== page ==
for you now, looking back on it. >> i would say that's the most difficult thing for me. it was, you know, grow up without my mom next to me. that's actually harder than practice. with practice, it's just- it's hard, but it's not that hard. but to not see your mother, and knowing that your mom is so - so close to you. and knowing that she still care about you. but you just cannot be with her. that's really horrible thing i must say. so, from 9 to 19, i mean, i saw my mom occasionally. but only once in three months. >> for a few days. >> yeah, for a few days. and that's very hard. and i still remember, like, my mom mom finally came - i actually felt there's something - we - we're missing something. there's kind of a missing link between she and i. because i suddenly i become an adult, you know? after ten years.
and i grow up already. so, it actually, it takes me like, six years, you know, to reconnect, you know? miss my mom, you know, in the, same way that, when i was a kid. you know, that really connection. >> your mother let go of a little boy, and she got back a man. >> yeah, something like that. she always have a dream that - still today, you know, she, "oh, i just dreamed of you when you were six," or something. of course, i - many mom will do that. but for her it will be kind of slightly different, because she didn't really see me. maybe she sees me every three months but... >> not watching you day-to-day. >> it's a bit bit sad. but now, you know, my mom travels me all - all the time. and people be like, "oh - why - you know, you're thirty-something. you're still - " you know. >> your mom's with you all the time - >> i say, yeah, but, you know, i - i'm trying to find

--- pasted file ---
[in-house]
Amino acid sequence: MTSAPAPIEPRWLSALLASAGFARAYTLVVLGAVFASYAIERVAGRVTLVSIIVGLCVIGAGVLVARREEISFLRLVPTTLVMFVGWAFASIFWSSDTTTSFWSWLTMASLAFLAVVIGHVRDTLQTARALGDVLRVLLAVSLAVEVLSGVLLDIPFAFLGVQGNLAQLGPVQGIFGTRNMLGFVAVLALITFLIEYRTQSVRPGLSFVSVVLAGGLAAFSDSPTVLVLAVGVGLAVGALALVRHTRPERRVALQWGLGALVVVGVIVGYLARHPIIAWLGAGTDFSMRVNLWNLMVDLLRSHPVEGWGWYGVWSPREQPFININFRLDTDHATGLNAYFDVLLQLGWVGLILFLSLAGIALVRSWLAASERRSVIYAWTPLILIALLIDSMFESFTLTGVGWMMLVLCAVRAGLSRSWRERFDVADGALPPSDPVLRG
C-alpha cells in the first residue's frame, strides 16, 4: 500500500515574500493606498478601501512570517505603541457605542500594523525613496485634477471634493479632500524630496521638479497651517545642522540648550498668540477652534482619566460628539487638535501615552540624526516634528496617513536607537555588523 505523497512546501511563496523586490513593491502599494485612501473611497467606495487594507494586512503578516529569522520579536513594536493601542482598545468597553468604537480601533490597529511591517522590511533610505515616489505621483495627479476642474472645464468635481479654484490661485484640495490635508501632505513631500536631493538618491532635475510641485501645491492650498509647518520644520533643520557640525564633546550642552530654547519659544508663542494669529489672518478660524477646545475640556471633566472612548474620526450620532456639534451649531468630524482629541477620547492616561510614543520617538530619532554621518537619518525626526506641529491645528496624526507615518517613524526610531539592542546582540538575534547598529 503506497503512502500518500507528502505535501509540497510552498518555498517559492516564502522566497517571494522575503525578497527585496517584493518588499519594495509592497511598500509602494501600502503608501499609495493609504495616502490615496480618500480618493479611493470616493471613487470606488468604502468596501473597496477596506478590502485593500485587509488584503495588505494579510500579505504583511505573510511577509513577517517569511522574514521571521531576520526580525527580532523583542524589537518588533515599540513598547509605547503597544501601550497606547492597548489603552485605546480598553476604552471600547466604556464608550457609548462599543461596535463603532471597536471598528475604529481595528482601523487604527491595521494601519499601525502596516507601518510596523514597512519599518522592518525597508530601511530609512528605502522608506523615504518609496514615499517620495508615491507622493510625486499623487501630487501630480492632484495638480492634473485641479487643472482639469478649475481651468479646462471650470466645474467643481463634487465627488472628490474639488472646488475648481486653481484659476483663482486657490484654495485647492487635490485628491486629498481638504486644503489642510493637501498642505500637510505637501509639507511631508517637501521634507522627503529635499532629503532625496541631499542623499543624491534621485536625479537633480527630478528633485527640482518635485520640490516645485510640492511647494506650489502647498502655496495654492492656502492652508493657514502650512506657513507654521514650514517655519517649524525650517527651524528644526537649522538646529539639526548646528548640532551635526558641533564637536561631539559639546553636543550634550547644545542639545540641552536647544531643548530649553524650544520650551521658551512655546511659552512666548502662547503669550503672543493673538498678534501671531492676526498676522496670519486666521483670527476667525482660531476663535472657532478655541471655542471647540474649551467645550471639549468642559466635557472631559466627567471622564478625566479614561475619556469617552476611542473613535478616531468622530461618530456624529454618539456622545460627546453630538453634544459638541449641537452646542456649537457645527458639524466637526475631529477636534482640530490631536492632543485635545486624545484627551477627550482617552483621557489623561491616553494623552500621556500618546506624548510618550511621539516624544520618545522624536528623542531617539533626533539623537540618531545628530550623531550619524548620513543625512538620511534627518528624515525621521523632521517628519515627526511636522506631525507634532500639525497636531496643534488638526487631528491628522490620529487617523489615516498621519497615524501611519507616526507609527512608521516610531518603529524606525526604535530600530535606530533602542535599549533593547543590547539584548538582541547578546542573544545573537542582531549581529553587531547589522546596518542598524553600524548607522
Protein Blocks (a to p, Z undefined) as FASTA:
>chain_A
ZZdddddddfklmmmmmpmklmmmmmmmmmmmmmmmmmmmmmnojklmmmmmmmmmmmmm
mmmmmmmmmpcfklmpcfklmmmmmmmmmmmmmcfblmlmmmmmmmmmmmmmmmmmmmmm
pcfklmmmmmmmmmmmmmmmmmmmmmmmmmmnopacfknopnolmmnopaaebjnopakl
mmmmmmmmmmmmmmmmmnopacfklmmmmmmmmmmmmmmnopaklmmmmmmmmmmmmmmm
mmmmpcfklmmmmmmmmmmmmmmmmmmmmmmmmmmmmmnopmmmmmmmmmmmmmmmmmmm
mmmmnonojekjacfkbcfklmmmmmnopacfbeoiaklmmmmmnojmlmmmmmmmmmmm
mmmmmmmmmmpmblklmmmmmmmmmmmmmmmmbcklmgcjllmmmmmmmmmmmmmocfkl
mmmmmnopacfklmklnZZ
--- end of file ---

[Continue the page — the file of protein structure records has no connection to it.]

>> i'm joie chen you're watching "talk to al jazeera". our guest is classical superstar lang lang. >> you do quite a bit of work with young people very young talents, who are also interested in piano, and also want to be like lang lang, i guess. is that possible? particularly here in the west. i know in asia it's different. you're still a rock star. do you imagine a moment where classical music will have that kind of rock-star status in america? >> it depends. i mean, the - that - actually that doesn't really matter whether it feels like rock star in america or not. because what i'm thinking about is just - there's no music class in public schools here. and that's - that's really kind of - from day one, when i arrive in '97. my high school didn't have
music class. >> and that surprised you? >> yeah. so, i'm like, "what!" wow, in china every school has a music class, at least. >> of course. >> you know? and i'm like why in america? i mean, this is, you know, considered to be the superpower. and doesn't have a music class? i mean, it just doesn't, you know, it - of course. >> doesn't value that. >> i mean, i just don't believe it. i really don't believe it. and - and then - and then i just must say, you know, and then i realize this is the reality here. but first, of course, i didn't you know, i didn't spend so much effort on that. because there's nothing i can do. you know, i was unknown artist you know? you cannot - >> trying to make your own way, right - yeah. >> do much, you know? you cannot really influence on them. so, then i realized, you know, in 2008 i started my own foundation, because i want to change that, of course, you know, to change that is hard. but at least, you know, we are trying to bring awareness, you know, to the society.